Total expenditures will increase by $2.7 million compared to the budget the West Hartford Town Council adopted for FY2018, or an increase of $9.7 million when last year’s $7.1 million contingency fund is netted out.
By Ronni Newton
Town Manager Matt Hart presented his budget for FY2019 to the Town Council on Monday night, a $288,319,336 spending plan that is an increase of $9,723,163 over the FY2018 budget net of a $7.1 million contingency fund.
The contingency fund was established last year due to the uncertainty of state aid that the town would be receiving. Hart said that the budget was restated with the contingency removed, in order to provide “an apples-to-apples comparison” and be fair in the analysis since the $7.1 million was neither taxed for nor allocated.
“If left in, it would distort the increase for next year. It would appear much lower,” Hart said.
Property taxes will need to increase by $9,189,851 to support the proposed spending plan for FY2019, offset in part by growth in the grand list of 0.778 percent, which will generate approximately $1,974,000 additional revenue.
Hart said that management “worked very hard to produce a responsible budget, a responsible budget for our community that would strike the right balance between spending and tax increases,” He asked department heads to submit a detailed, line-by-line breakdown of their expenditures, rather than just moving ahead on a roll forward basis.
“It was very important to maintain our current services and programs and the budget does that,” Hart said. Another important objective with this proposed budget was increasing the undesignated fund balance in order to maintain the town’s top credit rating.
“In order to finance this budget, management is recommending we move to a uniform mill rate,” Hart told the Town Council Monday night. He is recommending a mill rate of 41.54 mills for FY2019, for real and personal property as well as for motor vehicles.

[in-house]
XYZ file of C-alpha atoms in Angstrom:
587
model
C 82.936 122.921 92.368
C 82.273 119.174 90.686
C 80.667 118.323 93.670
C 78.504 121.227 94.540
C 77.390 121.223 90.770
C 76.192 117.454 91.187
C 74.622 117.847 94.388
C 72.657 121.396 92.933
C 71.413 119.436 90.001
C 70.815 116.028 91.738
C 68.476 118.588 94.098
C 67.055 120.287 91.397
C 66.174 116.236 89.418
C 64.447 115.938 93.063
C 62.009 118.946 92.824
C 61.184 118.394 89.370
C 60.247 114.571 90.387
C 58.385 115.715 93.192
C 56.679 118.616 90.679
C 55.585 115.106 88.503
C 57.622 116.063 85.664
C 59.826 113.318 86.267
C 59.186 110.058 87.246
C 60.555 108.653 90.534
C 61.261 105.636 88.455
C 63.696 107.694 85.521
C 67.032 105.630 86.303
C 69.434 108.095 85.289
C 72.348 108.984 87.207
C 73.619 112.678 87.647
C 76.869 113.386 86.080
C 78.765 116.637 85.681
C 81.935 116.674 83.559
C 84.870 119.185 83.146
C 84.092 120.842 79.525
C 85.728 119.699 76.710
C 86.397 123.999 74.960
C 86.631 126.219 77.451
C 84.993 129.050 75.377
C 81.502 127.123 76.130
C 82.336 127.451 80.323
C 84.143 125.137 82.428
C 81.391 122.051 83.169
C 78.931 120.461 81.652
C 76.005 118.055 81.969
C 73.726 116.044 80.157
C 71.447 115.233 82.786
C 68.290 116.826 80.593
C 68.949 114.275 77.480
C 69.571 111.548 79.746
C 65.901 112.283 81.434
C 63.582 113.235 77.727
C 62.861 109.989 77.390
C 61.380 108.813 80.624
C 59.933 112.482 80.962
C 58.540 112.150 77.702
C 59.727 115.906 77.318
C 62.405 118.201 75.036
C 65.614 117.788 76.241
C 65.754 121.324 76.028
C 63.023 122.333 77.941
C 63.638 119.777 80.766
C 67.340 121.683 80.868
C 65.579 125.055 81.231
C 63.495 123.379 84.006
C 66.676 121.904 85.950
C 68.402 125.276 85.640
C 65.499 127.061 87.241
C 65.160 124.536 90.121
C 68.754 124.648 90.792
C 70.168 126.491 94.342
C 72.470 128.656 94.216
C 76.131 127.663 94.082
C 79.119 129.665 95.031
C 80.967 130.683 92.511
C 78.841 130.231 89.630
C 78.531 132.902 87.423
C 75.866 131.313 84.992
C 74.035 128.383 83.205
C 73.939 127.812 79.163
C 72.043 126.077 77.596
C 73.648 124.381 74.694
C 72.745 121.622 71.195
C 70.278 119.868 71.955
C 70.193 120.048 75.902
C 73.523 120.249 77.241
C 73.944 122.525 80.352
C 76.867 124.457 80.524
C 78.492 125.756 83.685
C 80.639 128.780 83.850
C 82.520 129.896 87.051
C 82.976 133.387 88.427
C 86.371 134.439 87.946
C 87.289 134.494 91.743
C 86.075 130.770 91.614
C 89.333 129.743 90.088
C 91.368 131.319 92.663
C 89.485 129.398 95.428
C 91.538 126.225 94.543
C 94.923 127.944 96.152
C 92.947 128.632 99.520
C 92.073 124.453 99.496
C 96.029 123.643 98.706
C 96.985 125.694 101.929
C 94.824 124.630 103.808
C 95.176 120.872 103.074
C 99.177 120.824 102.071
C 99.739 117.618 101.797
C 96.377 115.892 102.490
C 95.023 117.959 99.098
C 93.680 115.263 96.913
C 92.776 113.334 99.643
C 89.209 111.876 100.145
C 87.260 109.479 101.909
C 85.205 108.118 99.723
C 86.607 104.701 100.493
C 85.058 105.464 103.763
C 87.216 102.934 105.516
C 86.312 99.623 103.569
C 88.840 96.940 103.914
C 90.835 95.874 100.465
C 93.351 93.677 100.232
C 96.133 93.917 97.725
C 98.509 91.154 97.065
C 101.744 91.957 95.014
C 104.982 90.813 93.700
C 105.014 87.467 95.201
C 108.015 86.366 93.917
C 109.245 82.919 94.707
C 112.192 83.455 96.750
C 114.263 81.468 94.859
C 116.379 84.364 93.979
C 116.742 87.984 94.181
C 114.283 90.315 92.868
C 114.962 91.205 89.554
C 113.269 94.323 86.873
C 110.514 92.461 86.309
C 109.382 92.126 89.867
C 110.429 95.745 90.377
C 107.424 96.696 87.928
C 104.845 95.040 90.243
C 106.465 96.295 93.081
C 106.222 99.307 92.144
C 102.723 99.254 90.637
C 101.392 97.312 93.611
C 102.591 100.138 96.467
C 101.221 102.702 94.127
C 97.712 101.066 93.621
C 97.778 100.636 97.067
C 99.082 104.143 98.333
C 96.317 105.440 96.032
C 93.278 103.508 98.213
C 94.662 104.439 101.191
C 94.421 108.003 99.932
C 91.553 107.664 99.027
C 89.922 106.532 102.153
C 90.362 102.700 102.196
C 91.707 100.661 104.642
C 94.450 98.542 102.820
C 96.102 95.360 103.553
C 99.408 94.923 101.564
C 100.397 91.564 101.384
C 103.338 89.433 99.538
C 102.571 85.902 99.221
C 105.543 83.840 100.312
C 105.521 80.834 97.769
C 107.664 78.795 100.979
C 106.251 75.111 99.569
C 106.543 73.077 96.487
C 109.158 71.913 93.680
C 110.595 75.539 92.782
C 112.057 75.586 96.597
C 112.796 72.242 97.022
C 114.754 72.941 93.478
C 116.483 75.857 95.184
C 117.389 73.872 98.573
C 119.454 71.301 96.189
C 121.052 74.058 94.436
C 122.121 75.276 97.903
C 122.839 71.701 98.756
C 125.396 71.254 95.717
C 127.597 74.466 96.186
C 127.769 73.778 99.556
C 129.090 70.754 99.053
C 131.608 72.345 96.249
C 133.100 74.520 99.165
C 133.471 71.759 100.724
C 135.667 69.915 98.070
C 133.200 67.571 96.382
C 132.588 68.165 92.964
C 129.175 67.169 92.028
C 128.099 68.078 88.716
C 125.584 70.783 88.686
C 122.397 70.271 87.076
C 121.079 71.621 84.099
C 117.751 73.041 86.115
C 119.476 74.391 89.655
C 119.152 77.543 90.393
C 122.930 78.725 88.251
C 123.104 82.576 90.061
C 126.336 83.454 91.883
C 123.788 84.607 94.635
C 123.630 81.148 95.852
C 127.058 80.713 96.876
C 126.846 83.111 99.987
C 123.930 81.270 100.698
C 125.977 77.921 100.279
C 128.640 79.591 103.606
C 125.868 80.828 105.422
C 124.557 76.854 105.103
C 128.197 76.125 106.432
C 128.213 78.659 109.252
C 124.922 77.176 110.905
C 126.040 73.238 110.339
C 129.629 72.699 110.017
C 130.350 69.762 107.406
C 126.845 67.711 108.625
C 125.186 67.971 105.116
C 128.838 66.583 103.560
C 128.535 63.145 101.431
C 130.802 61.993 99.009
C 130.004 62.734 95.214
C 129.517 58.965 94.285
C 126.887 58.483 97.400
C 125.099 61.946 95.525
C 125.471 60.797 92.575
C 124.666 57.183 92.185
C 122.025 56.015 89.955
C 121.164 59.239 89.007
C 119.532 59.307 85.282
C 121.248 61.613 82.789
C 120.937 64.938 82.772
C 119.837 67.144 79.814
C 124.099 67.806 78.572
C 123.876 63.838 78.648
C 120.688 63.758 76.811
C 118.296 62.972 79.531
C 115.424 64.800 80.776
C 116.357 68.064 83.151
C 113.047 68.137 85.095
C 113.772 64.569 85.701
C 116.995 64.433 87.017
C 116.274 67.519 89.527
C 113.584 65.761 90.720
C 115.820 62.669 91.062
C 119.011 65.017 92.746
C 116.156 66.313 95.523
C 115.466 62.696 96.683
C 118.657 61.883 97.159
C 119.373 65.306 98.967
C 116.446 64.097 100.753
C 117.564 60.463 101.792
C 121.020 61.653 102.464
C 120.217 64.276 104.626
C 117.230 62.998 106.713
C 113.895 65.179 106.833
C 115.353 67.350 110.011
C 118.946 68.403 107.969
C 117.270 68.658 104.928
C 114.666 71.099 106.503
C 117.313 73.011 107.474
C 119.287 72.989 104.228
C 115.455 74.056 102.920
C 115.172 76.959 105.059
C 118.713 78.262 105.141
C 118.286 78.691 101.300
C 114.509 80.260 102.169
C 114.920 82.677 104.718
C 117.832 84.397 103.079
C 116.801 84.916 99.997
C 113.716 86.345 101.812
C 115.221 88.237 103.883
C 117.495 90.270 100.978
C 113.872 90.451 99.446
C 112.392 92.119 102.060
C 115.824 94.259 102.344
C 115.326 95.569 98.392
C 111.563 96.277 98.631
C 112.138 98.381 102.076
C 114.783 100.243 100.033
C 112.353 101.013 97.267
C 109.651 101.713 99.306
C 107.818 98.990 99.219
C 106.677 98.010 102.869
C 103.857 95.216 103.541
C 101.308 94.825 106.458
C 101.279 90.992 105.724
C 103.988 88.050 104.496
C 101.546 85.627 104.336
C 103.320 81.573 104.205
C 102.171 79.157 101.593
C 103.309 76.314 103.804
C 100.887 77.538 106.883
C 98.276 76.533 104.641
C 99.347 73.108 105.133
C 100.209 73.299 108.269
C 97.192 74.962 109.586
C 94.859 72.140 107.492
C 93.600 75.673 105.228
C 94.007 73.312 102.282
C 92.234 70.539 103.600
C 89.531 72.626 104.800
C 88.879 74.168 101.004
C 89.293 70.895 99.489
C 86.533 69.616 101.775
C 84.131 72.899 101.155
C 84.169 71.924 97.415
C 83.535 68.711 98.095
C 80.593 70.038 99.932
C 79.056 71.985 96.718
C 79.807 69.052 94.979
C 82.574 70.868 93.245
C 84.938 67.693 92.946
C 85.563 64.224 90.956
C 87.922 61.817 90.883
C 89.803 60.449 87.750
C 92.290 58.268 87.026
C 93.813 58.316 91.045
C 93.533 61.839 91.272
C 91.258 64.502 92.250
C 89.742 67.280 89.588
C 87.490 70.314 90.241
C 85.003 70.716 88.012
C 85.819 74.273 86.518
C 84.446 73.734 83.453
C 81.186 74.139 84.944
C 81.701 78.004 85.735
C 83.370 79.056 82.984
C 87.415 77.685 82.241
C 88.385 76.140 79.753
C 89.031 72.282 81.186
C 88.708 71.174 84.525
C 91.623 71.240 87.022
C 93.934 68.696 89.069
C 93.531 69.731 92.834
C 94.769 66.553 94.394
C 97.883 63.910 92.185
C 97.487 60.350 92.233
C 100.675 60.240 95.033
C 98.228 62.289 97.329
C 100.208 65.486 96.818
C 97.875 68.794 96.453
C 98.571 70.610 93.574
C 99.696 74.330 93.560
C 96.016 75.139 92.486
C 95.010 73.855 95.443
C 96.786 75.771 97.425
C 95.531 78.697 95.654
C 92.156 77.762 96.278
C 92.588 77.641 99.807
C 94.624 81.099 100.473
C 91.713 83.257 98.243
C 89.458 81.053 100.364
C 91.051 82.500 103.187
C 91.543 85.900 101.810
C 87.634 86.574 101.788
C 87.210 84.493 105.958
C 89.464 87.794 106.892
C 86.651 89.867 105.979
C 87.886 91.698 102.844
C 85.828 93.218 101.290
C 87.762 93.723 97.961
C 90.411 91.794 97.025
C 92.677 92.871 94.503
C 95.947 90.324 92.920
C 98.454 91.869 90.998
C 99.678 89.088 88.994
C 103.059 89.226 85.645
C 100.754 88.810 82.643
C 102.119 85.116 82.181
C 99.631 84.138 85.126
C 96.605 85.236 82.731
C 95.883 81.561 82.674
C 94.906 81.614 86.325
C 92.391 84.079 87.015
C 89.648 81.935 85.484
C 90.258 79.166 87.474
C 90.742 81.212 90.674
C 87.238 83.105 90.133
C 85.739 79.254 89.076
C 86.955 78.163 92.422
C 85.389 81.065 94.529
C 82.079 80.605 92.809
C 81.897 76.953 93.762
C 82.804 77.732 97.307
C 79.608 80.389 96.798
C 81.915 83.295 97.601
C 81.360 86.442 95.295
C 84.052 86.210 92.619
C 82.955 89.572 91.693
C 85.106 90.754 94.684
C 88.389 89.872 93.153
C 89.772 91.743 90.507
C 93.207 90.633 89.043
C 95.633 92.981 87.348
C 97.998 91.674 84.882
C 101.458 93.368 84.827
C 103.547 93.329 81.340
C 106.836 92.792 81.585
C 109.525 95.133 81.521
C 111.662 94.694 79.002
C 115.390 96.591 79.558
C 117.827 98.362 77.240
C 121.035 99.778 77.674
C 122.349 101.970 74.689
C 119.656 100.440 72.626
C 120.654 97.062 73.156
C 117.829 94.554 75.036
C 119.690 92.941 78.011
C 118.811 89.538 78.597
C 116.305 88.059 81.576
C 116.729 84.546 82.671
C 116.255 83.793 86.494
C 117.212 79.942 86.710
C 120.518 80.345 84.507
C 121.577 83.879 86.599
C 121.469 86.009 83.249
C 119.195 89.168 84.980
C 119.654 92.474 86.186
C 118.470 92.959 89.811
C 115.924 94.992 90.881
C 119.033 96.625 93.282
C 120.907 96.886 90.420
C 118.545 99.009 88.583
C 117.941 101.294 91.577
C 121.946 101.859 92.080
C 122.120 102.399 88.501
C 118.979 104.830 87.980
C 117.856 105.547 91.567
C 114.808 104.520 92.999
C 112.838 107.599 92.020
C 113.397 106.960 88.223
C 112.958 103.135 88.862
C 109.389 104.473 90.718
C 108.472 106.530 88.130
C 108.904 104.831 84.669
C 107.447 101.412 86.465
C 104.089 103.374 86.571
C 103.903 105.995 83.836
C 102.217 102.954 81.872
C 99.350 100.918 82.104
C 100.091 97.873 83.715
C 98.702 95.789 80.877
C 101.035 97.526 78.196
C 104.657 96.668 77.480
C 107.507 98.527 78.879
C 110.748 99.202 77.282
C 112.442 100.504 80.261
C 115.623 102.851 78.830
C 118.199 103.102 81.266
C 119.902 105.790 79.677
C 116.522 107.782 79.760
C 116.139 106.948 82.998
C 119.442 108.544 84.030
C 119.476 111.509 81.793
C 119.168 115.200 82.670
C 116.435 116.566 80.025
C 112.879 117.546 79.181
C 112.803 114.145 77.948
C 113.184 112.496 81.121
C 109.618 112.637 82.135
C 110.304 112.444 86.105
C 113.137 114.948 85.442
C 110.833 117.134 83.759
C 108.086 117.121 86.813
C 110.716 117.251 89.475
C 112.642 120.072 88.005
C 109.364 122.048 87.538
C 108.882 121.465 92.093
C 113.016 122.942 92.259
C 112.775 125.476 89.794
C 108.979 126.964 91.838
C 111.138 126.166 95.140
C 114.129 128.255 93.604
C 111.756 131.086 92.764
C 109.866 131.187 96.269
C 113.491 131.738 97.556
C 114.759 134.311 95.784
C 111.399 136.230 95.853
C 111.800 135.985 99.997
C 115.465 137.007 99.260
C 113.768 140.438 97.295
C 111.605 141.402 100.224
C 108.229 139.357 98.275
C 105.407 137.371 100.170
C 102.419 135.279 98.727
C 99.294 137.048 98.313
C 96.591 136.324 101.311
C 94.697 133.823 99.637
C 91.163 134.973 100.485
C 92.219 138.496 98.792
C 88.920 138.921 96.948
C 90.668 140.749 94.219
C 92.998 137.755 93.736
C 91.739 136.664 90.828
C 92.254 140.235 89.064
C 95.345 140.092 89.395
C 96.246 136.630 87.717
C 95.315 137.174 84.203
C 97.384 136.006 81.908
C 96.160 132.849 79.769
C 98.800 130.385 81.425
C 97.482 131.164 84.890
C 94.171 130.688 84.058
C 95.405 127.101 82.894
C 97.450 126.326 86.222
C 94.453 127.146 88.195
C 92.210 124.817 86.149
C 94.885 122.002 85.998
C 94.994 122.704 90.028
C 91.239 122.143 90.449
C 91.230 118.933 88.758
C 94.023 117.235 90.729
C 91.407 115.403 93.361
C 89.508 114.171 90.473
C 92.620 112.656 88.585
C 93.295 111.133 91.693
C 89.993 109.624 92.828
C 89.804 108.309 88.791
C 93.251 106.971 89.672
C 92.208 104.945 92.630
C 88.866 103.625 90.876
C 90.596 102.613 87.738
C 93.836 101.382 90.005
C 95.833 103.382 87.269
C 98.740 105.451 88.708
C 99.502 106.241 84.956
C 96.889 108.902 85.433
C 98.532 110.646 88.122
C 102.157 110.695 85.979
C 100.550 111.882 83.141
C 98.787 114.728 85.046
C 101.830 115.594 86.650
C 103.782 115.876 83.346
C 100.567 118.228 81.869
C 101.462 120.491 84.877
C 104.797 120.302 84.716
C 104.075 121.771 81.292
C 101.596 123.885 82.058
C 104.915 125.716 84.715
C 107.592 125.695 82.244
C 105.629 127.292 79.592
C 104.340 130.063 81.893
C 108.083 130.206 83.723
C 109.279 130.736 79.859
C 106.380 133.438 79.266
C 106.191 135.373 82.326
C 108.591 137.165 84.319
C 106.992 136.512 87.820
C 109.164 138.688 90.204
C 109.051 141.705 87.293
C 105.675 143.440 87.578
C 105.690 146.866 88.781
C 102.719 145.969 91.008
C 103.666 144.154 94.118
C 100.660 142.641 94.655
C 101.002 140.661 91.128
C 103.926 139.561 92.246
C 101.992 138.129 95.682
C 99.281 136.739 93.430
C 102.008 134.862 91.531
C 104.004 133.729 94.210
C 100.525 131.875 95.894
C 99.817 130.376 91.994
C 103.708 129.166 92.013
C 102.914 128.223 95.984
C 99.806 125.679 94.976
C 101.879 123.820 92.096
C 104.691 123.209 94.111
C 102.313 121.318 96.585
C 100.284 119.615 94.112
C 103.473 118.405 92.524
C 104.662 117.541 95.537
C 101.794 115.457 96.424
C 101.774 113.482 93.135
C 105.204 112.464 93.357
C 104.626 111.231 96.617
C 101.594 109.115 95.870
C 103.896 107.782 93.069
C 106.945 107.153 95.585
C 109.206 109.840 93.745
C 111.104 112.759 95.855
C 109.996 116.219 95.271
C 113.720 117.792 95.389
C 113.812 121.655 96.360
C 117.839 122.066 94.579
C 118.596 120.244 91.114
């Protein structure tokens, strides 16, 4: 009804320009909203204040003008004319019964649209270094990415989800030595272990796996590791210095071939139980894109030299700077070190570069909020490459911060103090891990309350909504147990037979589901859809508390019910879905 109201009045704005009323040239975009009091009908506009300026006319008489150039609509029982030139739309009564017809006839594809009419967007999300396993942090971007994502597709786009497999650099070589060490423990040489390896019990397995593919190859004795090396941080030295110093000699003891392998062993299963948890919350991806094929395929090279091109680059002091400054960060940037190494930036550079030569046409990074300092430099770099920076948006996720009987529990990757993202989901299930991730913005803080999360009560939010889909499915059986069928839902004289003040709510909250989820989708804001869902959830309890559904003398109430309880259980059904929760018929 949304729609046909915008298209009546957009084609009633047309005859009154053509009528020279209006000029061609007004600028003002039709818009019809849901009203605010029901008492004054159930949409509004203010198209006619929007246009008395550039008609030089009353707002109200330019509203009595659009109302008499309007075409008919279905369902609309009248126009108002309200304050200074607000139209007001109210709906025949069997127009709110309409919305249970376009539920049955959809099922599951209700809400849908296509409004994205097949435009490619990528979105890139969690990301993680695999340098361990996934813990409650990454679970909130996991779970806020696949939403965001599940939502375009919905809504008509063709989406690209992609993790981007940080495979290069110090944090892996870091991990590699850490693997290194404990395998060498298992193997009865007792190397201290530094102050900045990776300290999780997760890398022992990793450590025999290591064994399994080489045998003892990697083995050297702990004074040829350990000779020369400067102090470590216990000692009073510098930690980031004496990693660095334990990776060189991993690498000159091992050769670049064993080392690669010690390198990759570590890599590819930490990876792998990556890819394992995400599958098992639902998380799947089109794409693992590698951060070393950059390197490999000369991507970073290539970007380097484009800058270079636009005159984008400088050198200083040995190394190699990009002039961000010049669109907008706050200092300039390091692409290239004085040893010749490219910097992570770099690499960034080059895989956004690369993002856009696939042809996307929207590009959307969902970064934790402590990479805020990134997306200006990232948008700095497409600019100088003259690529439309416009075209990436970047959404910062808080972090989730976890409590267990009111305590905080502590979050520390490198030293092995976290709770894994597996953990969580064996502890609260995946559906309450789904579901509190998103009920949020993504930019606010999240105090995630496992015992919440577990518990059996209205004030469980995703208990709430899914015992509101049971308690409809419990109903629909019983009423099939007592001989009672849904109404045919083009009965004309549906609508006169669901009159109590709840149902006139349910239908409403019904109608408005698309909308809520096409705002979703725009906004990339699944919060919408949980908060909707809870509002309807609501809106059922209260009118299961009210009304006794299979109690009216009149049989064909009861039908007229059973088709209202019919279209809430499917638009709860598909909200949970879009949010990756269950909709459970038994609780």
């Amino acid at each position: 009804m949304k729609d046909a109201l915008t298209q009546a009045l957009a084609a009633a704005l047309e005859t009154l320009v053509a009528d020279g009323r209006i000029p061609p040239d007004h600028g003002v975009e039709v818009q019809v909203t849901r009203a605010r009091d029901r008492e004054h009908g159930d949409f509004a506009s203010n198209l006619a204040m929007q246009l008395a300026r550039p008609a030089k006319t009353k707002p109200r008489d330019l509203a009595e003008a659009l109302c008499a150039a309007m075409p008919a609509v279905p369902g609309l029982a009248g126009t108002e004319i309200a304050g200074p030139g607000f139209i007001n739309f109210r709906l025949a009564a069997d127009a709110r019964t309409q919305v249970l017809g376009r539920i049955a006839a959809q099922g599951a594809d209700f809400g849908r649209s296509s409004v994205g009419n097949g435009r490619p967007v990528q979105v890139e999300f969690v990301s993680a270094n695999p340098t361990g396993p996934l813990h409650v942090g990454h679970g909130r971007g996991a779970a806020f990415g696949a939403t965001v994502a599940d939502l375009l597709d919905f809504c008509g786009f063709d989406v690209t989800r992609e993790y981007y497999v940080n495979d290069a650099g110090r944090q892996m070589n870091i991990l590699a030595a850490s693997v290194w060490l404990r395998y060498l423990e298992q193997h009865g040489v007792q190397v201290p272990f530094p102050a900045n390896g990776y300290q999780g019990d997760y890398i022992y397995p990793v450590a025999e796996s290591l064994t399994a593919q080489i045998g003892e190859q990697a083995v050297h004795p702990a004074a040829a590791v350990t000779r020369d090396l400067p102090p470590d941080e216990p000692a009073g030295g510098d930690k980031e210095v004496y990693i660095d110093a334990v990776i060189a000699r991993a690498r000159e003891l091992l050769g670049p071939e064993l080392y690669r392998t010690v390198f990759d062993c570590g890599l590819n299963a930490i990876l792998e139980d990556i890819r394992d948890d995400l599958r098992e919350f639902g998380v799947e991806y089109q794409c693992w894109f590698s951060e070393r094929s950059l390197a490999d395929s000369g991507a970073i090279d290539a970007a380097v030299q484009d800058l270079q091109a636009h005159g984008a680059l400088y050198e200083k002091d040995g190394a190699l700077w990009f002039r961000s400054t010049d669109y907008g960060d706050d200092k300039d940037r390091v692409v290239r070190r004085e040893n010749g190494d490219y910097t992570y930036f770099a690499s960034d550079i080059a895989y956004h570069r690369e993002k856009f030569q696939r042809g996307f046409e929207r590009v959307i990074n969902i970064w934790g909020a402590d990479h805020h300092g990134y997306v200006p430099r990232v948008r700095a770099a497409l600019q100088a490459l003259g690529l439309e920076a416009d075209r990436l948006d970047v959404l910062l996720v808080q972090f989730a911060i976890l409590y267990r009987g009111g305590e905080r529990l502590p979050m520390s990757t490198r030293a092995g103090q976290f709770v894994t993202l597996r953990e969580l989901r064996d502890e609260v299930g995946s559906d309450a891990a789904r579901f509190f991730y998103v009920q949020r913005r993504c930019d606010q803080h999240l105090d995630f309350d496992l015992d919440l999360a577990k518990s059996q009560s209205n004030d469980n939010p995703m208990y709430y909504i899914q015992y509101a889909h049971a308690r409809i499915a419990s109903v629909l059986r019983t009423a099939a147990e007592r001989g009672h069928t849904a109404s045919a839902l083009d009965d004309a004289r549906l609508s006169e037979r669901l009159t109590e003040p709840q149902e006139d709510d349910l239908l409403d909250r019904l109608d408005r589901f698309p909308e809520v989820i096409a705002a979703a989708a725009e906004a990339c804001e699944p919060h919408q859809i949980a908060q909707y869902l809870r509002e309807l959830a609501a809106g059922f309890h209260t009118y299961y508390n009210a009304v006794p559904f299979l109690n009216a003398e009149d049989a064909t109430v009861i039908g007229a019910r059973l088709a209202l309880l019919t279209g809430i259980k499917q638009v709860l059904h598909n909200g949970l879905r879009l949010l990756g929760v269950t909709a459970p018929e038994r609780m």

The FY2018 mill rate was split – at 41.04 mills for real and personal property and 32.00 mills for motor vehicles. The 32.00 mill rate for motor vehicles had been set as a cap for municipalities in the budget initially proposed by Gov. Dannel P. Malloy in February 2017, and although ultimately the cap was not required, the Town Council voted on Dec. 12, 2017 not to issue a supplemental tax bill increasing the rate.
The 41.54 mill rate represents an increase of 1.22 percent for real and personal property, and 29.86 percent for motor vehicles. Hart said that the uniform rate is “really best for your typical homeowner because the increase on the real estate side is more modest.”
As has been the case the past several years, an apples-to-apples comparison is difficult to calculate, but according to Hart’s analysis, the average homeowner with two vehicles will see taxes increase by $284, or 2.91 percent, (from $9,769 to $10,053) for FY2019. In West Hartford, the “average” homeowner has a home assessed at $224,000, and two vehicles assessed at $9,000 each.
Included in the town manager’s proposed budget is the $164,551,527 education budget proposed by Superintendent Tom Moore to the Board of Education on March 6. That budget includes $4,693,773 (2.94 percent) in additional spending for FY2019. Salaries as well as the cost of special education and transportation, are some of the primary costs driving the education budget increase.